Sigh. Dining Plan. WDW needs seating capacity, to use a crass term for it, and "Italian" is a safe bet.

While I like your ideas on something Asian, as I think Thai food would absolutely explode in this country if people gave it a chance (my not-so-cosmopolitan town in Florida has three excellent choices, and none struggle for business), most people still find it "weird."

Sticking to theme, seafood is out, as the Flying Fish Cafe as that covered. I would suggest Spain. It's interesting, hasn't been done to death, would've gone well in that location with minimal renovation. Close enough to other Mediterranean cultures that it's not weird. Definitely a wine culture, so revenue possibilities there.


#13

I also think Caribbean, Latin American, or Cuban would have done well. Though i'm not sure the mass of America that descends on Disney is ready to eat goat. I admit to being a little taken aback when I moved down there and saw my first sign for curried goat.


#14

Ha ha, did you try it?! It tastes just like lamb to me.


#15

I did not. I'm not typically a very adventurous eater. I have not, in fact, eaten lamb before (or curry)... Plus the particular sign I'm referring to was in a not so posh part of Orlando. I probably wouldn't have eaten anything from there lol.

Funny enough when it comes to Asian food I tend to be a tiny bit more adventurous as long as I know what the ingredients involved are.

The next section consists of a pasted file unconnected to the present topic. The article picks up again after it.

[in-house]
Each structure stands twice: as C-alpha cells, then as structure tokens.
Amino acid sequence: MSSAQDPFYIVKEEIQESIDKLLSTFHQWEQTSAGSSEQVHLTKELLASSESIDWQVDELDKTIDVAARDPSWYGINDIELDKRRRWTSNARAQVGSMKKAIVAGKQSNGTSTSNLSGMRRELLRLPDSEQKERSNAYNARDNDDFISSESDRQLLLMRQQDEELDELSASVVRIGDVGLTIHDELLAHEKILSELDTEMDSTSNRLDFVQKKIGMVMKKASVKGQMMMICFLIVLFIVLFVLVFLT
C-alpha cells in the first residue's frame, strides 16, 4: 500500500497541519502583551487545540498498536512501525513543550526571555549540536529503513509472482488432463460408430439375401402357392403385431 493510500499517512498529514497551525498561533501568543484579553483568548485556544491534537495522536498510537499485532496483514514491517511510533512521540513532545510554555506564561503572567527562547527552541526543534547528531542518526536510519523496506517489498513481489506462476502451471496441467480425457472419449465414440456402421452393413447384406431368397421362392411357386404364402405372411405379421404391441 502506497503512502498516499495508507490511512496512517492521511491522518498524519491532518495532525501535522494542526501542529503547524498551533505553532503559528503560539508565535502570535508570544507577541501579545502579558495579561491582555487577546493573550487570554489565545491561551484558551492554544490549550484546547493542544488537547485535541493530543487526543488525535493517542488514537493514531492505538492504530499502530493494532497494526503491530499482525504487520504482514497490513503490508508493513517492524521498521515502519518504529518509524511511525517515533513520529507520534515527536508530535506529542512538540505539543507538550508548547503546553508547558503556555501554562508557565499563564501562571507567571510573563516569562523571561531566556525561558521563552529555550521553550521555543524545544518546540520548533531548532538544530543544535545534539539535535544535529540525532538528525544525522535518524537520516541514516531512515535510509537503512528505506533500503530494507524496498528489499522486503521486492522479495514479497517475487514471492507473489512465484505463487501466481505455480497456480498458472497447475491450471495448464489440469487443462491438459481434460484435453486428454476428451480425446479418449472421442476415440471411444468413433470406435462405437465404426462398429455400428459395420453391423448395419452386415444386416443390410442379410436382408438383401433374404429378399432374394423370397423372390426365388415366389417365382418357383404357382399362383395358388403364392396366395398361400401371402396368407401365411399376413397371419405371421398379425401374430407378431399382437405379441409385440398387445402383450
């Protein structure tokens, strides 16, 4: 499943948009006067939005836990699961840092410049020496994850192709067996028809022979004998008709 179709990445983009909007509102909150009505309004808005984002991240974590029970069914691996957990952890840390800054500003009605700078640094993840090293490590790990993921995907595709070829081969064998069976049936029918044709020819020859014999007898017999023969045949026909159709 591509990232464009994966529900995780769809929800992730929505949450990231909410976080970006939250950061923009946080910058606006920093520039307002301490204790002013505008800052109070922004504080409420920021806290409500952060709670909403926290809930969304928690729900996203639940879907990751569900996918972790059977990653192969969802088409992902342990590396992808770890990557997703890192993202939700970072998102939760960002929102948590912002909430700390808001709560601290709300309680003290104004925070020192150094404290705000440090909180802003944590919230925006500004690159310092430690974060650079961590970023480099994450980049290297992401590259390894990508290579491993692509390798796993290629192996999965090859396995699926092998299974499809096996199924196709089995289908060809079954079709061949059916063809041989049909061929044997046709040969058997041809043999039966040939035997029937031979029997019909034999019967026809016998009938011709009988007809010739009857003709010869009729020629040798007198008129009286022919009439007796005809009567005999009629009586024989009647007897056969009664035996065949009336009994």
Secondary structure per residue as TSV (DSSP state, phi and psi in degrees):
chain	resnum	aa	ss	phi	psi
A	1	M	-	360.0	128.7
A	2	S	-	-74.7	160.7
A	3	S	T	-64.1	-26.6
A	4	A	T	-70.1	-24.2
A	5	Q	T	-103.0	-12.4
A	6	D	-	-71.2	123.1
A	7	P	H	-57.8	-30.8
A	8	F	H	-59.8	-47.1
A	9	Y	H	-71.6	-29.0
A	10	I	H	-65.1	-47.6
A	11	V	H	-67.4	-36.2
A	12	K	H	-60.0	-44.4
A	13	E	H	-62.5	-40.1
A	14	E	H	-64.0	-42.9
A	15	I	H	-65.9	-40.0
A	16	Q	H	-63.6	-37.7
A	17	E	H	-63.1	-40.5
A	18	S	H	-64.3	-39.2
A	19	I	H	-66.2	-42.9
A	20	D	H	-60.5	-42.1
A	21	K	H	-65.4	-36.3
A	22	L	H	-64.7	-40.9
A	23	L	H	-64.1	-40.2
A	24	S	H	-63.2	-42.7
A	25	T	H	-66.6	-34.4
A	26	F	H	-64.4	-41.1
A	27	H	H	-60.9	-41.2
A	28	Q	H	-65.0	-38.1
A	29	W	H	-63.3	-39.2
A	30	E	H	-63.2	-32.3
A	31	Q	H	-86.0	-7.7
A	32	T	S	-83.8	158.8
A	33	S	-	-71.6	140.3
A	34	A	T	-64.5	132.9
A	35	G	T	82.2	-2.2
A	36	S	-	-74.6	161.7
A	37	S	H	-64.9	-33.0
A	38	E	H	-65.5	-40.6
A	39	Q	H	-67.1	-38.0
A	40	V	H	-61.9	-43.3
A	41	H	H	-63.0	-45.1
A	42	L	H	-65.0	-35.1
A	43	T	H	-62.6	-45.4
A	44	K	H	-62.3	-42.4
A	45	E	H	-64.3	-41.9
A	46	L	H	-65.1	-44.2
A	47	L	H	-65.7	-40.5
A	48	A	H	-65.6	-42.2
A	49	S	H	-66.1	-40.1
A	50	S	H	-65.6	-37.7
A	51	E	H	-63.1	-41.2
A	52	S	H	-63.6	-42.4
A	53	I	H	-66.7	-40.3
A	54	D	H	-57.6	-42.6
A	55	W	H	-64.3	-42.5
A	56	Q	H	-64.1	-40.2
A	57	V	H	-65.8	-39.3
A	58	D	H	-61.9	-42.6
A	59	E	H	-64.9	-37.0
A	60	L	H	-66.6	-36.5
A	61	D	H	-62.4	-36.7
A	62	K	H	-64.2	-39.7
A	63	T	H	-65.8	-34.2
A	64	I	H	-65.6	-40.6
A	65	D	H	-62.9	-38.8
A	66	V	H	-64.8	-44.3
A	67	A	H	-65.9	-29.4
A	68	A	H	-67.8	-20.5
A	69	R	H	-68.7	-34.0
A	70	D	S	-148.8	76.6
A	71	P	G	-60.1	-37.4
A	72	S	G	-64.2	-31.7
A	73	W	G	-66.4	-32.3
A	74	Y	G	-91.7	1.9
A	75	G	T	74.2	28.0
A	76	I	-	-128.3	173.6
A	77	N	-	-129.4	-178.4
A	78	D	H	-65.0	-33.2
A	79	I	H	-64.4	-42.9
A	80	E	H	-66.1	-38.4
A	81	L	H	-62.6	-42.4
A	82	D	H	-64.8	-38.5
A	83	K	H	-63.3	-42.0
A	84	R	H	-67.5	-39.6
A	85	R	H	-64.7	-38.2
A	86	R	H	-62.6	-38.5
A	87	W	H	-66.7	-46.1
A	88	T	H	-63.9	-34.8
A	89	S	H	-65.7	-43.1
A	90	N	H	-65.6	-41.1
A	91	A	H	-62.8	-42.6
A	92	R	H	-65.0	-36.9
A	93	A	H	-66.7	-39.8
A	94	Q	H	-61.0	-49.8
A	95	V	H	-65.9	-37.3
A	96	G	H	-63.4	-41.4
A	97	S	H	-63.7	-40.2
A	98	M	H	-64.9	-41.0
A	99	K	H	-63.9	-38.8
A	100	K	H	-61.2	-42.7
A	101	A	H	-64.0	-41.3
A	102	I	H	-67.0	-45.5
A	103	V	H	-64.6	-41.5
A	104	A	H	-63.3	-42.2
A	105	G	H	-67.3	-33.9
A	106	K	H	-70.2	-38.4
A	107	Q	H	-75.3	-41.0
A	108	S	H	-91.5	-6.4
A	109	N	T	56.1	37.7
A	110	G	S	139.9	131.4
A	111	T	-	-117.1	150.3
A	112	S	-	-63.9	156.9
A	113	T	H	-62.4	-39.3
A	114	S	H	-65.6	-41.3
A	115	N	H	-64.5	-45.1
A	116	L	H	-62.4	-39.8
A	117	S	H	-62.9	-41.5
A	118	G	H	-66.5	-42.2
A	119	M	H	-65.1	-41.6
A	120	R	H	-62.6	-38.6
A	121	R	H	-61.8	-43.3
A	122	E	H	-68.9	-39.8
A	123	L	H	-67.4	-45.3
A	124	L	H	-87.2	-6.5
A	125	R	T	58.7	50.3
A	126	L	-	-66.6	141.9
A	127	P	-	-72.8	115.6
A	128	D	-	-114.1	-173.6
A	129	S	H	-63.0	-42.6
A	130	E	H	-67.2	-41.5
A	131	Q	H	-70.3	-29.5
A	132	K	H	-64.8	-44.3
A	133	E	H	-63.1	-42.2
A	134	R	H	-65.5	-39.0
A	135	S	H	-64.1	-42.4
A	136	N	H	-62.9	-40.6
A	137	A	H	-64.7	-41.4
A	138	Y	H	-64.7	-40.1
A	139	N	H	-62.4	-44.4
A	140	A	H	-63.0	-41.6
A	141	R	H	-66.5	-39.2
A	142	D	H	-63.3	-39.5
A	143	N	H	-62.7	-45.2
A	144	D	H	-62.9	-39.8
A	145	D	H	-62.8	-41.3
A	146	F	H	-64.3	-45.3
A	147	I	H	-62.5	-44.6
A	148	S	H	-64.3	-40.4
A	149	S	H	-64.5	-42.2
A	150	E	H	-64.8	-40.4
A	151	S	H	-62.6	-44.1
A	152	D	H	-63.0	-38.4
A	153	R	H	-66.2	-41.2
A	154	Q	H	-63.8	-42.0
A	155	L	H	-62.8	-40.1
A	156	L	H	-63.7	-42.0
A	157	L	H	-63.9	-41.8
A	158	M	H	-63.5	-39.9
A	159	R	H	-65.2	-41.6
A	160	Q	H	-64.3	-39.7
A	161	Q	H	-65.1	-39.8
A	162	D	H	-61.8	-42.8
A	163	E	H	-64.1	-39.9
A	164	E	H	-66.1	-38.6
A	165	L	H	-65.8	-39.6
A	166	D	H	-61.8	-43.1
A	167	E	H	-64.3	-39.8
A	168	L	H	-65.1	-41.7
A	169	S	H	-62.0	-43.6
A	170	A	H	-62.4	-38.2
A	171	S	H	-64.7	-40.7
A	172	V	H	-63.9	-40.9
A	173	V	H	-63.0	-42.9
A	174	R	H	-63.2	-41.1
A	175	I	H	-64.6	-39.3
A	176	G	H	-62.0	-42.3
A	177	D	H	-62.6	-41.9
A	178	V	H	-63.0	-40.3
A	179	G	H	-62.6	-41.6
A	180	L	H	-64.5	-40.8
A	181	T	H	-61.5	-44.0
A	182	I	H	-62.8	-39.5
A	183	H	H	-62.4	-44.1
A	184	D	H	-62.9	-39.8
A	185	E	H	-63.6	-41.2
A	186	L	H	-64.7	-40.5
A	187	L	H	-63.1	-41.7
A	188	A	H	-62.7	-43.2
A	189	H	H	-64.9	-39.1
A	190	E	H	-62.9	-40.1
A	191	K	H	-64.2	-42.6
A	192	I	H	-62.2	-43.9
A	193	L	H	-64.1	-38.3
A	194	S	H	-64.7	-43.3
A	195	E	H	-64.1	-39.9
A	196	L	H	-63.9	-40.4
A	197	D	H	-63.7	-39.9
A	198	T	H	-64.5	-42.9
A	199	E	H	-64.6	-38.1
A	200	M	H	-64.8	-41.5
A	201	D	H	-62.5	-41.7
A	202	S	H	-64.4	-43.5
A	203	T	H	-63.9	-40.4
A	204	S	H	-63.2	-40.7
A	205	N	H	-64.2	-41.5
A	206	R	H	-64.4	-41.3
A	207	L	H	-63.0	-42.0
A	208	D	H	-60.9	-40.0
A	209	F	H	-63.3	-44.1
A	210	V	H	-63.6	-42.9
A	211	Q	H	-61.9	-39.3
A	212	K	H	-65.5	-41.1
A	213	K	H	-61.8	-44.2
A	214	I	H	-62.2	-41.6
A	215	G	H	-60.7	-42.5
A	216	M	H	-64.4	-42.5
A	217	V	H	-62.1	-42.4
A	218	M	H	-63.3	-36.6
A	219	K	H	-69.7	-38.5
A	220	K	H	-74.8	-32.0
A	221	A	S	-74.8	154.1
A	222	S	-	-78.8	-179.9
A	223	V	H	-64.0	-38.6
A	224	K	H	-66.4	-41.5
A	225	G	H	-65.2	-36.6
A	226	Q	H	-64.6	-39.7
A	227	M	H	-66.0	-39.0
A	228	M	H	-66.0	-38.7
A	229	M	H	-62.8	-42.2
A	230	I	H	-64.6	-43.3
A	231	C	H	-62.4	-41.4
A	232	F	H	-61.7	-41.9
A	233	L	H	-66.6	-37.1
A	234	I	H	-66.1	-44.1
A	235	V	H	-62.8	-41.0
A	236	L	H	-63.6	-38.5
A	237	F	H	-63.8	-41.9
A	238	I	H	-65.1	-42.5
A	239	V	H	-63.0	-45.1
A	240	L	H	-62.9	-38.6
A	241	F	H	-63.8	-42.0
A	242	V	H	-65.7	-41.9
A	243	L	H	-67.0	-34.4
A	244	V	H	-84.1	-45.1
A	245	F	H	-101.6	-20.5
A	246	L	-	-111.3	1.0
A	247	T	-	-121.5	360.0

#16

I know what you mean. I will try most things, but some are just too spooky to me. Lamb curry is worth trying though. Seems funny that you make spicy chilli & black bean pork, but haven't tried that smile


#17

I don't know what it is. I see curry and it scares me lol. Truth be told it usually looks all runny and suspiciously like something that has recently vacated a child's diaper. Plus I never know how hot it's going to be. Some Indian food is way way over my threshold for spicy. I like a little tingle I don't like burnt off taste buds lol.


#18

laughing babies diaper oh dear, funny! You could say the same about peanut butter though....

I don't like the ridiculously hot curries either - just seem like punishment to me. My aunt's long term boyfriend is from a Pakistani family, and he used to work in an Indian restaurant years ago, and he says the really stupidly crazy hot stuff is not authentic and a lot of the time is just done for people who are almost 'showing off' about how much heat they can 'take'. He said it's nothing like the sort of curries his mum made at home.


#19

Yes, you are right - Spain would be perfect. As would the Latin / Caribbean idea from @Outer1. I would love to have had a nice tapas spot - duck fat potatoes, anyone?


#20

I have had quite a bit of authentic Indian food, and the curries are typically NOT extremely hot. Authentic Thai curries, on the other hand, can melt your teeth.

Foodie trivia: "Curry" is actually a verb. "To curry" something means to cook it in a sauce using a certain technique. "Curry Powder" (typically used in Indian cooking) or "Curry Paste" (typically used in Thai cooking) that you buy in the store is a blend of spices used to "curry" a dish. Just as many Italian restaurants have their own "secret" sauce recipe, Indian and Thai chefs will often have their own "secret blend" of ingredients in their curry powder or paste.

For example, in Thai cooking you heat coconut cream in a pan, add the curry paste, and allow the flavors to blend. This is then used as the "fat" to saute the meats/vegetables. Coconut milk and other seasonings are then added to make the sauce.